Observation sans traitement

Suivi par imagerie IRM, mais sans traitement

Les options de base pour un neurinome de l'acoustique sont :
  • la neurochirurgie,
  • la radio-chirurgie,
  • l'observation clinique, sans traitement.

Avant de faire son choix, il est important de conna�tre toutes ses options. Lisez d'abord la page d�crivant toutes les options de traitement. La pr�sente page concerne ceux qui envisagent l'observation sans traitement (wait and watch en anglais = attendre et voir). D'autres pages de ce site concernent ceux qui font le choix de la chirurgie et de la radio-chirurgie. Il est fortement conseill� de les lire toutes avant de prendre une d�cision.

Les raisons de choisir l'observation plut�t que le traitement

  1. Statistiquement, environ 40% des neurinomes accompagn�s de sympt�mes l�gers semblent arr�ter spontan�ment leur croissance. Des �tudes dans les pays scandinaves, ou chaque d�c�s est suivi d'une autopsie, montrent que la grande majorit� des neurinomes n'atteignent jamais le stade des sympt�mes cliniques, et passent donc inaper�us.
  2. Tout traitement m�dical pour les neurinomes, que ce soit chirurgie ou radiations, comporte des risques. La grande majorit� des neurinomes sont � croissance tr�s lente et les cas de neurinomes canc�reux sont rarissimes ou in�xistants. Il est donc logique d'attendre au moins 6 mois apr�s le premier diagnostique pour faire un deuxi�me examen IRM. Cela permettra de v�rifier le taux de croissance dans votre cas particulier. Si ce taux de croissance est nul il est envisageable de ne jamais subir d'intervention m�dicale.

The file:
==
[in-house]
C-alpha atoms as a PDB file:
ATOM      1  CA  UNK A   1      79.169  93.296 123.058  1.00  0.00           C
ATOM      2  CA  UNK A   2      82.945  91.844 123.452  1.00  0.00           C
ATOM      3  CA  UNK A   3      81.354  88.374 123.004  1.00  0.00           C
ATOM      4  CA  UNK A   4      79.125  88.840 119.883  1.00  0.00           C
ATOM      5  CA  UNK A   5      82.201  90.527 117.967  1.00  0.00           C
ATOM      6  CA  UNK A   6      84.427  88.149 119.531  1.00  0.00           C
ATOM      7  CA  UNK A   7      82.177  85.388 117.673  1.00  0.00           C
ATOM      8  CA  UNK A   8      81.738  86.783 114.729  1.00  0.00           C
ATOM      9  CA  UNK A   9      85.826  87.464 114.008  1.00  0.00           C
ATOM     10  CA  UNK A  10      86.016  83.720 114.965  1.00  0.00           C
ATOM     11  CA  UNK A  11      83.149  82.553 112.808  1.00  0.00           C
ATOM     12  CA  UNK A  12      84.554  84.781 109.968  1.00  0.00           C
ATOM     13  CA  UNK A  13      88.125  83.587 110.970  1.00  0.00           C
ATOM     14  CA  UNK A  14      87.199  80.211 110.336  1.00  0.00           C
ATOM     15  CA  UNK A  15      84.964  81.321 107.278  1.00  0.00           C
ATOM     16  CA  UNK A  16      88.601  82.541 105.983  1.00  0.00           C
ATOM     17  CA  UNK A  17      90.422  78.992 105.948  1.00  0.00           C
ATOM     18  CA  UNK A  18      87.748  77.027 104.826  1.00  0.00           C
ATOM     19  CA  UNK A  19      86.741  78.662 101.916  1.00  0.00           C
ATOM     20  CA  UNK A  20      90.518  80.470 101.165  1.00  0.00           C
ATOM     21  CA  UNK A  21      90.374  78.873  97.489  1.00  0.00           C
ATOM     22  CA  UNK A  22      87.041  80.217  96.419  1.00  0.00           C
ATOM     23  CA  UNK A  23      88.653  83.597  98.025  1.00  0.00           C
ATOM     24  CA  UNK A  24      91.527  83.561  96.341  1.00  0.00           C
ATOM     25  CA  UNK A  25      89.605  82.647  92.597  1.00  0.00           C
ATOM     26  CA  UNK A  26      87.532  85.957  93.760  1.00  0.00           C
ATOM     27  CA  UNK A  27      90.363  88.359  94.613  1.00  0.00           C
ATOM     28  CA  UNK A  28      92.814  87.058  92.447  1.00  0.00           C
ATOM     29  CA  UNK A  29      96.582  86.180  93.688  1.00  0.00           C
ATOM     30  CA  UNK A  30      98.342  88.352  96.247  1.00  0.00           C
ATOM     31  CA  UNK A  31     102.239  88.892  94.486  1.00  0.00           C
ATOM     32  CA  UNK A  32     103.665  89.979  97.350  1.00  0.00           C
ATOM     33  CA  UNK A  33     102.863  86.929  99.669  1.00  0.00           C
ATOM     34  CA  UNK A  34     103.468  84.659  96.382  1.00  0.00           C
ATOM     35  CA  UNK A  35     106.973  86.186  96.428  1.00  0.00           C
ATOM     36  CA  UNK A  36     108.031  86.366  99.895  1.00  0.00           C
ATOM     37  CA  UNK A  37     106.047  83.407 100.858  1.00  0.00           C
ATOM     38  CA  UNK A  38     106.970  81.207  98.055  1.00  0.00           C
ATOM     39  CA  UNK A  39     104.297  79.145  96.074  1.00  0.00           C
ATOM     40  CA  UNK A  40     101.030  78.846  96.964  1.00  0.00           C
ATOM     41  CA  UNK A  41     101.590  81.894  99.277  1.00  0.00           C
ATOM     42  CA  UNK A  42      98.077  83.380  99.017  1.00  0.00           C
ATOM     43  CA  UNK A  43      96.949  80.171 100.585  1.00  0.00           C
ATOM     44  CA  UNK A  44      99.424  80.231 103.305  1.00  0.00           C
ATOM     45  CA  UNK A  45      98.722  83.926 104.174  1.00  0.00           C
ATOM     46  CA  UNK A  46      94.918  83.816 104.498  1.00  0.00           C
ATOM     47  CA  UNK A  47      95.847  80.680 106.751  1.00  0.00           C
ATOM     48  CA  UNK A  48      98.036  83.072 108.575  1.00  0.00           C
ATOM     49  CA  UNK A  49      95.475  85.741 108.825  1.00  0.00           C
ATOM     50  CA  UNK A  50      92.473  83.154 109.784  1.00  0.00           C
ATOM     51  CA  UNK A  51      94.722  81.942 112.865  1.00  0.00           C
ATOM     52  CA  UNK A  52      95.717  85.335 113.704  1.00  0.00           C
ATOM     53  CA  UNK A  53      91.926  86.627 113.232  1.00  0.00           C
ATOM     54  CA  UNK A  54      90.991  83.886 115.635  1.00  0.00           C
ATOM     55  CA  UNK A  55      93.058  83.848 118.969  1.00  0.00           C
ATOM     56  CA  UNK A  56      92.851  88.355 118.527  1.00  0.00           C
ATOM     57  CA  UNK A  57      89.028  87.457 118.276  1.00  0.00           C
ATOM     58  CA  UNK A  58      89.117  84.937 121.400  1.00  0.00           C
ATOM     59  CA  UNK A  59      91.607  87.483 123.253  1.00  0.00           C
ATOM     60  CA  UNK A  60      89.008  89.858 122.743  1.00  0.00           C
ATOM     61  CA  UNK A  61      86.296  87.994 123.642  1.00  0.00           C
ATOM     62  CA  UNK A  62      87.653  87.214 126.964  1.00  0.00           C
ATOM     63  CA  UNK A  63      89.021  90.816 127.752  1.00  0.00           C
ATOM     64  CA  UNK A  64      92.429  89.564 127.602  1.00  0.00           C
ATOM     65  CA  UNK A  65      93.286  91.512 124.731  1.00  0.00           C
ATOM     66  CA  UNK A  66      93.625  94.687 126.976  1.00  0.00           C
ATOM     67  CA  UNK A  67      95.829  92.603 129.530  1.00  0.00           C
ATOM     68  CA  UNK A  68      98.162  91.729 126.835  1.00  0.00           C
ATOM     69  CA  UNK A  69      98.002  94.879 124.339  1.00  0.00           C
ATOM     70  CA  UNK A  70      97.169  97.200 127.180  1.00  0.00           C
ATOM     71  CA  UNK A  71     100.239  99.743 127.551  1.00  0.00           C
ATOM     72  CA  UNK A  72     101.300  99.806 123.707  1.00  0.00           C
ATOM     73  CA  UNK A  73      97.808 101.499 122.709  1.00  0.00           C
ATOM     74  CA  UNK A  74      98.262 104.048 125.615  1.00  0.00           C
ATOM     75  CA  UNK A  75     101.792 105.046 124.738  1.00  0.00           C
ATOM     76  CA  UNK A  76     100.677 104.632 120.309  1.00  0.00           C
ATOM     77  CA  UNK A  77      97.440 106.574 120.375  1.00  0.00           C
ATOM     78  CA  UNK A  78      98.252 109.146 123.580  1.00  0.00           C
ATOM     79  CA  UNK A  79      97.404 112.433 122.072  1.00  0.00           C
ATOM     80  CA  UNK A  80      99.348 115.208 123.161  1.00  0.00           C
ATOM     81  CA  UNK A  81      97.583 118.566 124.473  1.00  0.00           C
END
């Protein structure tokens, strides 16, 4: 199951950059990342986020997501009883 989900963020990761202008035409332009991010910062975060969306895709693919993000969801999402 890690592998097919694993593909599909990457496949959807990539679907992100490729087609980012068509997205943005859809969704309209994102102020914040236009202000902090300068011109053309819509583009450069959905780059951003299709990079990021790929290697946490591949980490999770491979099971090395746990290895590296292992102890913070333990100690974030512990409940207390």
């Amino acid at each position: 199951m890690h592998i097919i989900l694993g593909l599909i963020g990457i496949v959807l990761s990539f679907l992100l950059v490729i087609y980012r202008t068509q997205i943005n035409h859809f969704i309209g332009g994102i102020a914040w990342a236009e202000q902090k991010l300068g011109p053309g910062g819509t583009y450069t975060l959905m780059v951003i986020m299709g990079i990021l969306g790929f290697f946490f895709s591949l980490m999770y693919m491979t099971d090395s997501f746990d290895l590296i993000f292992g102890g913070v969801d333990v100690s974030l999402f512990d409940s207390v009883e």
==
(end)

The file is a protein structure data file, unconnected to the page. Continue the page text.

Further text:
3. Avec le temps, qui sait, d'autres options que la chirurgie et les radiations seront peut-�tre d�couvertes.

Introductory comments about waiting and watching.

Waiting & watching is not procrastination. ANs are typically slow growing and non-cancerous, so the patient has plenty of time to do research in most cases. As the cure for ANs can be worse than the complaint, research is a good idea.

While waiting & watching during research makes perfect sense, once the decision for treatment has been made it is usually foolish to put it off any longer. Only when research shows that medical treatment might never be needed should waiting & watching become a permanent strategy.

  • The first thing to decide for wait & watchers is: "what will trigger my decision to seek treatment". One thing that should trigger it is the size of the tumor. It is generally thought that surgery on tumors larger than 2 cm carry more risks of hearing loss and facial paralysis. Tumors larger than 3 cm may no longer be suitable for radiation treatment. So if a tumor is close to these levels, and growing, medical treatment should be the preferred option.

  • Another thing that should trigger the decision is a change in symptoms. Most AN sufferers discover their tumor when they start losing hearing in one ear, or develop tinnitus (1), or start losing balance, or, in rare cases, start feeling numbness in the face. If any of these symptoms get noticeably worse, it can be a sign to stop waiting and seek treatment.

Two basic wait & watch options:

  1. Pre-treatment research

    Acoustic neuromas on average grow at rates close to 2 mm per year. They are never cancerous so they do not invade other tissues. However, treatment by physicians who are not experts in acoustic neuromas can lead to very undesirable consequences. Hence, a period of several months of watching & waiting to seriously research the various treatment options is recommended for almost all AN patients. A good plan is to wait for a second MRI test, about 6 months after the first, to establish the real growth rate. That is time enough to seriously research the options.